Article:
BJP demands white paper on suburban railway projects
The Bharatiya Janata Party has asked the railway ministry to come clean on its plans to build elevated rail corridors in Mumbai, and has also demanded a white paper on the status of ongoing projects to improve suburban railway services.mumbai Updated: Sep 25, 2012 01:48 IST
The Bharatiya Janata Party has asked the railway ministry to come clean on its plans to build elevated rail corridors in Mumbai, and has also demanded a white paper on the status of ongoing projects to improve suburban railway services.
Senior BJP leader and former Union minister of state for railways Ram Naik on Monday termed the elevated corridor plan a ‘mirage’. He said there was need for a debate on such cost-heavy projects so that they need not meet the same fate as Mumbai metro, which is far from ready.
The railways had proposed three elevated corridors — Churchgate-Virar, CST-Panvel and CST-Kalyan — as a solution for future transport problems. While it is pushing for construction of the Rs. 21,000-crore Churchgate-Virar route, it has decided to go slow on others.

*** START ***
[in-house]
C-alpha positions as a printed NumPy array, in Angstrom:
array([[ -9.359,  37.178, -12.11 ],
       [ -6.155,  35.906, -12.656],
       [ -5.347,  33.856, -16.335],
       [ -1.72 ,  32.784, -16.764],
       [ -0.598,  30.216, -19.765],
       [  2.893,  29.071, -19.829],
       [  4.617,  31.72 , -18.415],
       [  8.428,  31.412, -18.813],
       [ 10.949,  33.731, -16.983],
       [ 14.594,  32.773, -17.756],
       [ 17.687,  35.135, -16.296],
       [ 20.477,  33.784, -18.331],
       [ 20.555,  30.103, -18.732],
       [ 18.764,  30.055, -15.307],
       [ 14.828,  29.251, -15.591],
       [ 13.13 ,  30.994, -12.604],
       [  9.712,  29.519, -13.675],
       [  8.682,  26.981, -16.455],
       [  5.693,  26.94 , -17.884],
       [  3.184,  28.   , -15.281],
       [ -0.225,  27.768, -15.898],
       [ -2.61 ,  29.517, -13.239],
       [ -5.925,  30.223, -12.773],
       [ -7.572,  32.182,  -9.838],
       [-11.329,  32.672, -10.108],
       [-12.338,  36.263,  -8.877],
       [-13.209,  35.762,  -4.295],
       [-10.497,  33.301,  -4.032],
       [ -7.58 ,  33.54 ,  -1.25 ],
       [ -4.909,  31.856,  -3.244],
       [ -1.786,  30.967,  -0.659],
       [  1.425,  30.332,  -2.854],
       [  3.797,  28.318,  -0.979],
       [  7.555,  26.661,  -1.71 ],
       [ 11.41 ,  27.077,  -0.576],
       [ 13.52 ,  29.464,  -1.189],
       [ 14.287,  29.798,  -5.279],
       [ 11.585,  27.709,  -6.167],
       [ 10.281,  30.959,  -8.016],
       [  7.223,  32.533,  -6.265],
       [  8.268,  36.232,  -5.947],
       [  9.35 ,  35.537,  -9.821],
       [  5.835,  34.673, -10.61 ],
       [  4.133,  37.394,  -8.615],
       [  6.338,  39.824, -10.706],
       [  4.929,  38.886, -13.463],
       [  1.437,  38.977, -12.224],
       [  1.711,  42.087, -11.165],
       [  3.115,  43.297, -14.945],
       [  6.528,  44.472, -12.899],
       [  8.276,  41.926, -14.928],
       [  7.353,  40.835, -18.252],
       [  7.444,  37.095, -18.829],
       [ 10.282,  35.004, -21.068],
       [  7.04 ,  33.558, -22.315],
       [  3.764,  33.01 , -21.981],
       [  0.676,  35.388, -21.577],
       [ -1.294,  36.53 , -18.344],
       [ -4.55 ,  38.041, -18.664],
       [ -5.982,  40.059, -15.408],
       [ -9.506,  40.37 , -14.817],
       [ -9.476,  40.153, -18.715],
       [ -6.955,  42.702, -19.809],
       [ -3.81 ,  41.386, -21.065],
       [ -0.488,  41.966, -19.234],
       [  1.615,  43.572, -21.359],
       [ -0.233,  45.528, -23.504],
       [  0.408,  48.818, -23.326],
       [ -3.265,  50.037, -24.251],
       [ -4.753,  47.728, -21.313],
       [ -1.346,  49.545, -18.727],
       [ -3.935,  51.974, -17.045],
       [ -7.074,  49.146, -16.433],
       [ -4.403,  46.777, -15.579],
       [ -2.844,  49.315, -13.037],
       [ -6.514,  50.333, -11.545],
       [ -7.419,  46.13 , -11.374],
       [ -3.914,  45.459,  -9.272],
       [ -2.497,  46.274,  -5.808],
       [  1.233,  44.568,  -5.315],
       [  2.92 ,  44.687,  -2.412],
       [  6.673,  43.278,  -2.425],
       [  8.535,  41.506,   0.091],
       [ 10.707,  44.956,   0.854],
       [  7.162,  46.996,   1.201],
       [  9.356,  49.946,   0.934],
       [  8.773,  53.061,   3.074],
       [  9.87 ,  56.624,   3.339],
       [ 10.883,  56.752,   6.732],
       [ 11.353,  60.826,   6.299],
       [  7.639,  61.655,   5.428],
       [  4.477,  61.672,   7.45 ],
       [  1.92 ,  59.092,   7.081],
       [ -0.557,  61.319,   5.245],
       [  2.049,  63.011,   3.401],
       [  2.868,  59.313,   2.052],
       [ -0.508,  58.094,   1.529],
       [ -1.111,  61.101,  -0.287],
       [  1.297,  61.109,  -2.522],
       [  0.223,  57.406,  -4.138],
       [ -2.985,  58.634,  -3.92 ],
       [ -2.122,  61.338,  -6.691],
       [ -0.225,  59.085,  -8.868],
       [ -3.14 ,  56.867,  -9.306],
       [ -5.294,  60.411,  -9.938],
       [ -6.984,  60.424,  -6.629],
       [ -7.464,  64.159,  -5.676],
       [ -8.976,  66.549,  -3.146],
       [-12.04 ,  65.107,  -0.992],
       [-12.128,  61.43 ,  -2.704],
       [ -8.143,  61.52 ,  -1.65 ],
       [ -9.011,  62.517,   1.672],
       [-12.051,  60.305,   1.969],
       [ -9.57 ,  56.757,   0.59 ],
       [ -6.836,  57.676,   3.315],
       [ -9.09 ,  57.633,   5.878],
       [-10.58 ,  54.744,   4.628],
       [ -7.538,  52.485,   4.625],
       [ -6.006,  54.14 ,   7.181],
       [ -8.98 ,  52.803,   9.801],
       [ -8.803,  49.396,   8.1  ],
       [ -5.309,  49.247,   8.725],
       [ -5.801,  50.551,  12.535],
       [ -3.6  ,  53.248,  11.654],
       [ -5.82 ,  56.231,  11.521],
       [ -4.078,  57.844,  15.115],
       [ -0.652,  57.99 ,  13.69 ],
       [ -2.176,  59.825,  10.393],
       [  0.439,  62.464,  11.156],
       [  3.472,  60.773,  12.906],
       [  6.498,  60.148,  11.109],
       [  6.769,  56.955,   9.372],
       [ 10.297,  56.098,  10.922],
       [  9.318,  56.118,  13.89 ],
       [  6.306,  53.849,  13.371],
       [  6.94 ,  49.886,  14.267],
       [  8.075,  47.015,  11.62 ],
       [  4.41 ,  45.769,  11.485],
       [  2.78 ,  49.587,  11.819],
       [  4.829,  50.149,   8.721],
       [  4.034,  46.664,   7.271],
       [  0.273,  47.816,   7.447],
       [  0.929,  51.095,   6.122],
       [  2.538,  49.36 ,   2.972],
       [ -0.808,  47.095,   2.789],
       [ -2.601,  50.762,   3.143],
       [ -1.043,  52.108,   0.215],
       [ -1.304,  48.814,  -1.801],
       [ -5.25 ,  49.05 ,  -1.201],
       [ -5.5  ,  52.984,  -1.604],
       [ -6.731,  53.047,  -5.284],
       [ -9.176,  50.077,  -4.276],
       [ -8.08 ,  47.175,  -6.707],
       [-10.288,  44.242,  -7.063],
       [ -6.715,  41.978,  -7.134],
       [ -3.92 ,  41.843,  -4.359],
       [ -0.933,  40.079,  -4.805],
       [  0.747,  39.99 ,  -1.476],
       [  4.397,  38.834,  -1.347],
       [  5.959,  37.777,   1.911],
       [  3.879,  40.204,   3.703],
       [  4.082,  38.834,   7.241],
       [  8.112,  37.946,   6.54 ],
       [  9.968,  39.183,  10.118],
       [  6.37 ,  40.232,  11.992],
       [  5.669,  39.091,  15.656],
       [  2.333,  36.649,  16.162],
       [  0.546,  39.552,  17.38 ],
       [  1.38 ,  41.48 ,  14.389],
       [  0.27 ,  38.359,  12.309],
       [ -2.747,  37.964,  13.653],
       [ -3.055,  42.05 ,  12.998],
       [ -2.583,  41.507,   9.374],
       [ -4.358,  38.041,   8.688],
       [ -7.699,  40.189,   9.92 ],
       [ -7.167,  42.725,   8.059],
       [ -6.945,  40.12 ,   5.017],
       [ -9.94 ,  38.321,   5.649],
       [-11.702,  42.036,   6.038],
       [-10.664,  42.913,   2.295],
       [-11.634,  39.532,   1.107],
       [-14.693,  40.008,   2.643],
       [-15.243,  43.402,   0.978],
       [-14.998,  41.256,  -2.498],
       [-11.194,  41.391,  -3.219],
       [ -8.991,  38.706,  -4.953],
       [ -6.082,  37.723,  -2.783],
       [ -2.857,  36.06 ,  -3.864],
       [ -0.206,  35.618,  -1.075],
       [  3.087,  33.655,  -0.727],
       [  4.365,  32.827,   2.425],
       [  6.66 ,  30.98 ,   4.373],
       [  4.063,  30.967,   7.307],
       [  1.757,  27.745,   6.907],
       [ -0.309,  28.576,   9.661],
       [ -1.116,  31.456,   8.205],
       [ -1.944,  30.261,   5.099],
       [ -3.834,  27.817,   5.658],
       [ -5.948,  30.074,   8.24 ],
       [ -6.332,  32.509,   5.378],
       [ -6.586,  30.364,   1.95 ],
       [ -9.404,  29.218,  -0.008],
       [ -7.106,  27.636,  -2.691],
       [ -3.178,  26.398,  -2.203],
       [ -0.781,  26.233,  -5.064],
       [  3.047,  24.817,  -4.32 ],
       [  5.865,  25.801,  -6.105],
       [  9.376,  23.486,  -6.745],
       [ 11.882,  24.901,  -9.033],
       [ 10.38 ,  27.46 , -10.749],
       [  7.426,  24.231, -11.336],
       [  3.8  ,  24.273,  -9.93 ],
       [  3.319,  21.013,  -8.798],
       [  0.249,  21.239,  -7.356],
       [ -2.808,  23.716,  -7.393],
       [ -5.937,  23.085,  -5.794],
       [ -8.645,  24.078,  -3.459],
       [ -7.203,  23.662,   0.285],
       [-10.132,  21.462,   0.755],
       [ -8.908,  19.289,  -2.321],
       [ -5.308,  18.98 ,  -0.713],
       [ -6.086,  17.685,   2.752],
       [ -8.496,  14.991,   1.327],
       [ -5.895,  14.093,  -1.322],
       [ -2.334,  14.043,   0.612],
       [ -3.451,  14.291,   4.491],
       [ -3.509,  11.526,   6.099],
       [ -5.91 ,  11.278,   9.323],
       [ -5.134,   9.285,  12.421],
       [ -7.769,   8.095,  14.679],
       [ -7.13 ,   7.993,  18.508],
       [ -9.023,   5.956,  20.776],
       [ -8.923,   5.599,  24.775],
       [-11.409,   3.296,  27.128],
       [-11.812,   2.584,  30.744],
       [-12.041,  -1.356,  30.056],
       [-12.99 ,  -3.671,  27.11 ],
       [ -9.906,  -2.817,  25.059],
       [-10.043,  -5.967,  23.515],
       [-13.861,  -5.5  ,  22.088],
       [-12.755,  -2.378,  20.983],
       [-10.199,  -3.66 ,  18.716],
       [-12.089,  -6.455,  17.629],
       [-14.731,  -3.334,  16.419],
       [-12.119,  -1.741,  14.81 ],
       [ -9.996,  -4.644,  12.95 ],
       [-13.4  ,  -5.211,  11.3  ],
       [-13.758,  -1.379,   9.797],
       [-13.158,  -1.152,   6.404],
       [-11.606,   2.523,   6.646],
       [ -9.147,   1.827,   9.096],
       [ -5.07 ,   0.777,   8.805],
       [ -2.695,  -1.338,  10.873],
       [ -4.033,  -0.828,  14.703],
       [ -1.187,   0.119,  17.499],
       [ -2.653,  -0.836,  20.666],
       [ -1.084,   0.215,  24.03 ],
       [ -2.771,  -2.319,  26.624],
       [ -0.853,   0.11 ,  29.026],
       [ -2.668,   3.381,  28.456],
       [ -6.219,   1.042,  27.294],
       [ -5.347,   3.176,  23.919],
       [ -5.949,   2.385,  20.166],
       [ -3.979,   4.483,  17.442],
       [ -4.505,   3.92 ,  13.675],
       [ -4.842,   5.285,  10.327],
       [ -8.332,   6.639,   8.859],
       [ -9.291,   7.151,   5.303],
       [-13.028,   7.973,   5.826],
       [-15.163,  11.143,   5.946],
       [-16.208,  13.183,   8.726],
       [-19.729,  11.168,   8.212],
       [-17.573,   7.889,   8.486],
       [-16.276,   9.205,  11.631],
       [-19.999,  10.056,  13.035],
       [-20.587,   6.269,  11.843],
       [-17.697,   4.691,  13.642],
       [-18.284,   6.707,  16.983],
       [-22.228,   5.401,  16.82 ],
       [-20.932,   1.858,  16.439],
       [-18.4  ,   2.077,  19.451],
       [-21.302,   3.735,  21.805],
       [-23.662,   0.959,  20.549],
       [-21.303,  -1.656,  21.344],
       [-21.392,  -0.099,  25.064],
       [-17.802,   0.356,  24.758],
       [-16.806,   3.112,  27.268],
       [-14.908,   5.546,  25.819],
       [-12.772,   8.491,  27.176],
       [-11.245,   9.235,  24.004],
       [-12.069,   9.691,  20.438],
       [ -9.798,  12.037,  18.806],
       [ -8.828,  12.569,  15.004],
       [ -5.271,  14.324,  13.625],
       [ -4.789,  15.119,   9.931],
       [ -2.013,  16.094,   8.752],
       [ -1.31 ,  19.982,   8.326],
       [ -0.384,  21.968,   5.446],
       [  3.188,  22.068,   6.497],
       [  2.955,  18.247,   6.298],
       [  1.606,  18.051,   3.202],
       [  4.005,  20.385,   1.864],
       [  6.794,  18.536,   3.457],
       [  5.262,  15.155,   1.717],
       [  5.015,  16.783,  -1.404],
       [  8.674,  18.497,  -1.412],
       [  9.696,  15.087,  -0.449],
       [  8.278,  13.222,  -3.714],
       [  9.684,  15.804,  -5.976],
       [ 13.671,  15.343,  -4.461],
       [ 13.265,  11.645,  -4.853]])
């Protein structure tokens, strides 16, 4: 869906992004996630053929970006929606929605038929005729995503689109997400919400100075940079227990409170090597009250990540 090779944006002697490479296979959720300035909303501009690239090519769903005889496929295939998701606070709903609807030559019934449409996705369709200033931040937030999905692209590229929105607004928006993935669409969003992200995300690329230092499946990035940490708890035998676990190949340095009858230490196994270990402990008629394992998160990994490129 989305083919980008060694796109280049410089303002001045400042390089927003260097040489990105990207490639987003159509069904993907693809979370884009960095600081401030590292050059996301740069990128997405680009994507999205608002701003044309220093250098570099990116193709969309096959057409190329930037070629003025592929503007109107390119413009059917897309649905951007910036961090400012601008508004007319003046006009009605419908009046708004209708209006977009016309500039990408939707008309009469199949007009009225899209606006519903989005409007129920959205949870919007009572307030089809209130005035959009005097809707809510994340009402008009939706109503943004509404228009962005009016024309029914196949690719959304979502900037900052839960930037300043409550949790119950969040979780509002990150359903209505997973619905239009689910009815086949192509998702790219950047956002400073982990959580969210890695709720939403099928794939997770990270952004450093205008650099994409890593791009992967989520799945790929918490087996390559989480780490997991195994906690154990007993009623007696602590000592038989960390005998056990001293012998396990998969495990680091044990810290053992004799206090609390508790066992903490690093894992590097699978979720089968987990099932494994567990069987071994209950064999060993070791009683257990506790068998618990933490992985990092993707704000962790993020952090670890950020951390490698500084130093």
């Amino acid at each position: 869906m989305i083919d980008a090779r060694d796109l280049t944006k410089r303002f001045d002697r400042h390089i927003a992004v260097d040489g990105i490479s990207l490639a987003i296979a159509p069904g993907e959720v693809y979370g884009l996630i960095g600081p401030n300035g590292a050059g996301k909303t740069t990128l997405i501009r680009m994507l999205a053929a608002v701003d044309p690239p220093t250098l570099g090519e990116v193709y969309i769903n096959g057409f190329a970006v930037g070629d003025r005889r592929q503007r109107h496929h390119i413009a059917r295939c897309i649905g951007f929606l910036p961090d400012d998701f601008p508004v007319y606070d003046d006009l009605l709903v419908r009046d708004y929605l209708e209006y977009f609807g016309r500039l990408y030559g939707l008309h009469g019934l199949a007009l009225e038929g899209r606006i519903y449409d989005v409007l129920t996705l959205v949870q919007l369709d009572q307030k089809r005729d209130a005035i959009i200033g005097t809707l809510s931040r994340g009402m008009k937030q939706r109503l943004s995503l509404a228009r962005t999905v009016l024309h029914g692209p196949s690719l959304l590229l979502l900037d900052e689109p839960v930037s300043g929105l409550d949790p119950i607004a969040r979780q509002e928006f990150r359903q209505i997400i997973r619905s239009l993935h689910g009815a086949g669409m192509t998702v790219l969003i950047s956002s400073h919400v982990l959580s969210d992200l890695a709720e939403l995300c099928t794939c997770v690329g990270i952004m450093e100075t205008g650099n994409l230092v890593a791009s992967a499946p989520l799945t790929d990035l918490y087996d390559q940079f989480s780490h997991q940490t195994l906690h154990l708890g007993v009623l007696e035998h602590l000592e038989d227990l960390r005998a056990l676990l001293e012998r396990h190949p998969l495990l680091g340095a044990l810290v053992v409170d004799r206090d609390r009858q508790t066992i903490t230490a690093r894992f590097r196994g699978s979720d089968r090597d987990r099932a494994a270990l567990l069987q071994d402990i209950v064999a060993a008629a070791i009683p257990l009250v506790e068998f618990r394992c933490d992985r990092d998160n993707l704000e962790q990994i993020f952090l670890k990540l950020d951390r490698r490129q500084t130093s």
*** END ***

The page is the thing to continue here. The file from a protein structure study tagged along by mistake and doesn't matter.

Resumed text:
Hindustan Times on Sunday reported the doubts being raised over the feasibility of the elevated corridors.
Talking to media in the light of recent news reports that the railway board had refused to approve pre-feasibility of the 55-km CST-Kalyan elevated corridor, Naik said he had written to CP Joshi, who holds charge of the railway ministry, requesting for a meeting on the issue.
Naik alleged that railway ministers in Manmohan Singh’s government had ignored the Mumbai suburban system. He said Mumbai was witnessing slow progress of suburban railway projects such as the MUTP, and project cost of its first phase had gone up by Rs. 1049 crore; a year after conversion from direct to alternate current, Western Railway local trains are still running at 80 km per hour.
Naik said that the railway ministry should set out the problems and decide which projects should be taken up on priority basis, or decide whether elevated corridors are necessary.